On 9/9/21 10:42 AM, Michael Matz wrote:
On Thu, 9 Sep 2021, Zebediah Figura wrote:
You also have an ELF loader that you don't even need to
maintain yourself (in ld.so), why would you want to use the target
object loader (PE) for the host binaries (the wine code) when you can
load host files perfectly fine already?
Right, I omitted the explanation for the sake of simplicity (not that it
helped very much, my mail still ended up very long). Let me try to
explain in detail; please feel free to ask for further clarification if
The basic reason is that Wine is essentially trying to split itself into
"PE" and "Unix" parts. The idea is that all of the "user"
code is built
in PE format, and only calls into unix code by making a sort of fake
"syscall". The "kernel" code is built in ELF format (or whatever
host system loads).
Okay, define "user" code then. From your initial list of libs:
> * libvkd3d
> * libFAudio
> * libgnutls
> * zlib (currently included via manual source import)
> * libmpg123
> * libgsm
> * libpng
> * libjpeg-turbo
> * libtiff
> * libfreetype
> * liblcms2
> * jxrlib
Why is, for instance, libpng or libfreetype such user code? No Windows
program will make use of facilities of these libraries (and if they do,
they have an explicit dependency on a self-provided freetype.dll). So it
seems your definition of user code extends to something beyond just the
emulated windows program.
I could imagine one thing: you have (of course) code that is part of some
existing PE libs which really are intentionally loaded visibly into the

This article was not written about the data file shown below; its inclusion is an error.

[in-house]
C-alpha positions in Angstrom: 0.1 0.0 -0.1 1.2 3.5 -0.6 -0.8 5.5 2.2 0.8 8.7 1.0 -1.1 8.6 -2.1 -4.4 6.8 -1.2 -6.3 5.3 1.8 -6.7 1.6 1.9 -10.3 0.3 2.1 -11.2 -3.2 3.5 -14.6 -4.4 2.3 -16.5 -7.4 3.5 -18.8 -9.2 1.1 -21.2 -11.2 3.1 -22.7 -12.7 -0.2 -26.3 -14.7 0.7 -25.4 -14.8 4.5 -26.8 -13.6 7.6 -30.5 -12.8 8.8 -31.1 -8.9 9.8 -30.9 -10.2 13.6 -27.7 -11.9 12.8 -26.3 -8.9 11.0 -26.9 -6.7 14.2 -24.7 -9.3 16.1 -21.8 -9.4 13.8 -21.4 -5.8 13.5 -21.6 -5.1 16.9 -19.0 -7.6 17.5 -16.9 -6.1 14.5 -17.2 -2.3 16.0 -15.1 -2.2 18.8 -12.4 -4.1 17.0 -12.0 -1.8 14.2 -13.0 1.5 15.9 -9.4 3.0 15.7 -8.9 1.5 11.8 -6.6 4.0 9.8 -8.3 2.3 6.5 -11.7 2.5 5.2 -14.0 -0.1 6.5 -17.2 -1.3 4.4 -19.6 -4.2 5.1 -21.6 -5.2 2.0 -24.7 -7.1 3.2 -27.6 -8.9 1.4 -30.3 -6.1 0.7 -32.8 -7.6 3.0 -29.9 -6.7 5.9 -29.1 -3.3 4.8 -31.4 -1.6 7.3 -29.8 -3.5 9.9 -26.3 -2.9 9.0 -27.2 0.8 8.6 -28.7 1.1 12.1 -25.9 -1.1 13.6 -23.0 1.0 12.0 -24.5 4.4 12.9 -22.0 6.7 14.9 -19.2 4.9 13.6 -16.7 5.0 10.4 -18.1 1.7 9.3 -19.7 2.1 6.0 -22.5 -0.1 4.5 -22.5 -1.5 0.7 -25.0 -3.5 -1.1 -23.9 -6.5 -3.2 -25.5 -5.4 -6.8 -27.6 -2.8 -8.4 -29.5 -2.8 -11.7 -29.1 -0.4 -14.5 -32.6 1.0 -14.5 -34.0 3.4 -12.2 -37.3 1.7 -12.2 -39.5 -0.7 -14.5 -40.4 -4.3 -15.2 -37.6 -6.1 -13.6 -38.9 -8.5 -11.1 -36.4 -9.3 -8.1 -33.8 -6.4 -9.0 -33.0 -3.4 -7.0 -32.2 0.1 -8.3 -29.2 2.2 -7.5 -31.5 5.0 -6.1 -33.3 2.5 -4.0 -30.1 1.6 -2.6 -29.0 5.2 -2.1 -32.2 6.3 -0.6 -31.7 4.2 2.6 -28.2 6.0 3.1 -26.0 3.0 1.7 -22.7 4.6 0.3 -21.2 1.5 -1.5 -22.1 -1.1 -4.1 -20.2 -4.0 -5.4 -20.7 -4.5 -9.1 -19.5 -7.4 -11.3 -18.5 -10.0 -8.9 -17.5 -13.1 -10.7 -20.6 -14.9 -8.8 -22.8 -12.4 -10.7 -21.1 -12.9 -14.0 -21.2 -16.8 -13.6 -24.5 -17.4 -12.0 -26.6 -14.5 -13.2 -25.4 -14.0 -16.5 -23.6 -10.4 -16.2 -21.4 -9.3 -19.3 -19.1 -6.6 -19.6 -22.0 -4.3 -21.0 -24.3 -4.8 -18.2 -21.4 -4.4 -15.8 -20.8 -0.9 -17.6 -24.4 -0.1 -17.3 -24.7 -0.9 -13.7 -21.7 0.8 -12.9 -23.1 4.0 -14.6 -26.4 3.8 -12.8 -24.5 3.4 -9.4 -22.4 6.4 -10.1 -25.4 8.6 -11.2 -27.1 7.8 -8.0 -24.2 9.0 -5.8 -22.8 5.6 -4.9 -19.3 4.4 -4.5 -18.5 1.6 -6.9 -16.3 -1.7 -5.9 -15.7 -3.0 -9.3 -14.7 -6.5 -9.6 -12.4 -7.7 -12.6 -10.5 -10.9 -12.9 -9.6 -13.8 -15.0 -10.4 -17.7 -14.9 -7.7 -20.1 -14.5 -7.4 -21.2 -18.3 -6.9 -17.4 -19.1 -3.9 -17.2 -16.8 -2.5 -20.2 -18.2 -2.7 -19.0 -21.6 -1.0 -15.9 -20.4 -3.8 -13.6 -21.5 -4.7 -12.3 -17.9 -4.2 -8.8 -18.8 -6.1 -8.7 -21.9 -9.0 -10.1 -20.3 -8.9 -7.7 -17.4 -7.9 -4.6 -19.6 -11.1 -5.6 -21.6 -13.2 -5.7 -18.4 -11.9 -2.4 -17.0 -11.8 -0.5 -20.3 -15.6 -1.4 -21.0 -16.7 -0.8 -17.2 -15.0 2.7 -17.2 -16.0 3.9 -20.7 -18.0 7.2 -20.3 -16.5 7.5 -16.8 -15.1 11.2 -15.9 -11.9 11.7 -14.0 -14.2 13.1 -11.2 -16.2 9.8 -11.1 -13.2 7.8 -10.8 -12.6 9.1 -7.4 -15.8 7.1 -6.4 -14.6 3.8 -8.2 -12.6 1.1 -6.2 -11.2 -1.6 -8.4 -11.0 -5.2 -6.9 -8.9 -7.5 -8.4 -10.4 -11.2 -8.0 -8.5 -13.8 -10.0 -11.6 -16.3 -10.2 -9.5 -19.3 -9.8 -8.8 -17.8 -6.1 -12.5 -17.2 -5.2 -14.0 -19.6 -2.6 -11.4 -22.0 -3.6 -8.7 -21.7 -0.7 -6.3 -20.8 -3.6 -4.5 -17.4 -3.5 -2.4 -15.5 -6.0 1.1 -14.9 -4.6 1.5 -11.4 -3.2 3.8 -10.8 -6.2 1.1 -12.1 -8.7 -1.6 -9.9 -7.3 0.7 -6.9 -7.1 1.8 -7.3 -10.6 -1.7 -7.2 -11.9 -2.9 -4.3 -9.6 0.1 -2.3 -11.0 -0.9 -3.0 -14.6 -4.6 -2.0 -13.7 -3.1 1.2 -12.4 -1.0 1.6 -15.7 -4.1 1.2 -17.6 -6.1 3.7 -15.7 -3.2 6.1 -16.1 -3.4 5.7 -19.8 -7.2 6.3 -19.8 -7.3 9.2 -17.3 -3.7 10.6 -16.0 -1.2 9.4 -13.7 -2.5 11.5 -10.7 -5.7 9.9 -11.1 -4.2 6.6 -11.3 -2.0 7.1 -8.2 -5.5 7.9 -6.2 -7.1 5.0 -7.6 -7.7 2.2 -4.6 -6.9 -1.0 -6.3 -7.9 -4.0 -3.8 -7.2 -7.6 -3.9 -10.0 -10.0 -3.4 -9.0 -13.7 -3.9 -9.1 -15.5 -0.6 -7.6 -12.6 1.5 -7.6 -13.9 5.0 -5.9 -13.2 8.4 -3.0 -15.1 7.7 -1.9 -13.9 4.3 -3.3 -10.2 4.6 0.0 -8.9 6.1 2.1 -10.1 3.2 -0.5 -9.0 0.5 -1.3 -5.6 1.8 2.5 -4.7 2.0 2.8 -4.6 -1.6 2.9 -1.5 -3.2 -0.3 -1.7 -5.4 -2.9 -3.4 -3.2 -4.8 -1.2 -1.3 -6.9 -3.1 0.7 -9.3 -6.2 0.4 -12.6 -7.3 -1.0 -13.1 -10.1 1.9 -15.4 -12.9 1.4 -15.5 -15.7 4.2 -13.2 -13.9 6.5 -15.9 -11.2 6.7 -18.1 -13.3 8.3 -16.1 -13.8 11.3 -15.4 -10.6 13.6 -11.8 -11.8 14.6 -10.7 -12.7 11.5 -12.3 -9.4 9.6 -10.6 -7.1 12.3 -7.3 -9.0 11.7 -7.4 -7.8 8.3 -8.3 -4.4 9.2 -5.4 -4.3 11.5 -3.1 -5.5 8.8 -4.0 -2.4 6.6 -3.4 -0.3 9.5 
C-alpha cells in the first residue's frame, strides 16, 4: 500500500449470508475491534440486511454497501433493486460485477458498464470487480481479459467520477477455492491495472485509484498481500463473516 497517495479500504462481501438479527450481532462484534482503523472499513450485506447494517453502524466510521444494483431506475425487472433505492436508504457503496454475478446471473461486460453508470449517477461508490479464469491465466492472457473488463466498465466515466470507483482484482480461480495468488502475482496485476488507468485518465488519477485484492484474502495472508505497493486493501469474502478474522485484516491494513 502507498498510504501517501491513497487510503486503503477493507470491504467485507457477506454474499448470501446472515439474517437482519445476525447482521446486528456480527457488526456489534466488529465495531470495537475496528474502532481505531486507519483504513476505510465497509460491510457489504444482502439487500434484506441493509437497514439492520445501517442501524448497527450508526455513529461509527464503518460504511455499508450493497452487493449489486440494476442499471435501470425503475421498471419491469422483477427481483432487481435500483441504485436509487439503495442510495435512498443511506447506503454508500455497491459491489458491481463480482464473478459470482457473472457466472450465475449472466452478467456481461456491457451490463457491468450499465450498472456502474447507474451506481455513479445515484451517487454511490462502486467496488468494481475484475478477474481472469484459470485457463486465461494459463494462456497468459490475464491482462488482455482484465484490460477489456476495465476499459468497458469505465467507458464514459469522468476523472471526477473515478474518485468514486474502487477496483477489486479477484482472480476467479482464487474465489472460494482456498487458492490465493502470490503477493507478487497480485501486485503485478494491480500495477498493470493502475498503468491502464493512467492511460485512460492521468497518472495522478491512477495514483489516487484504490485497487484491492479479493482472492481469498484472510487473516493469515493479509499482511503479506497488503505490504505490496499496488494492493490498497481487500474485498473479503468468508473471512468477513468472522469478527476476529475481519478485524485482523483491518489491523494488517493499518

target process (like any of the well known MS DLLs), but the implemention
of functions in them actually makes use of facilities of the above
libraries (like decoding PNGs). Is that it?
Basically, yeah. For example, libpng is used in Wine by
windowscodecs.dll (which has support for decoding and encoding a bunch
of different image formats) and by user32.dll (which contains most of
the core windowing code, including the ability to decode and paint PNG
window icons.) Both of those are of course 100% user-mode on Windows. It
makes things easier for us if they are on Wine as well.
If so, your argument about the unix<->PE border
makes sense, and I see how
one would like to build the above helper libs such that they can be
included from your existing PE libs. (Either by statically including the
code within the PE libs, or by making the above libs be themself PE DLLs)
But I don't see how much a distro can help here. Especially the
requirement about providing libfoo as PE DLL, but not named libfoo, but
rather libfoo-for-wine-internals, to not overtly pollute the targets
namespace, makes the whole thing fairly specific and un-distro-like.
An extension to the PE loader of wine to support an internal namespace
would help with that: a distro could provide a libfoo PE DLL package
without strange renaming. (And such internal namespace would also help
with some of the raison d'être for the whole stunt: not exposing the libs
metadata to the process would make anti-cheaters not tripp over non
matching memory/disk). Such PE DLL package could then theoretically be
used in other packages that want to build PE executables that directly
make use of e.g. libpng.dll .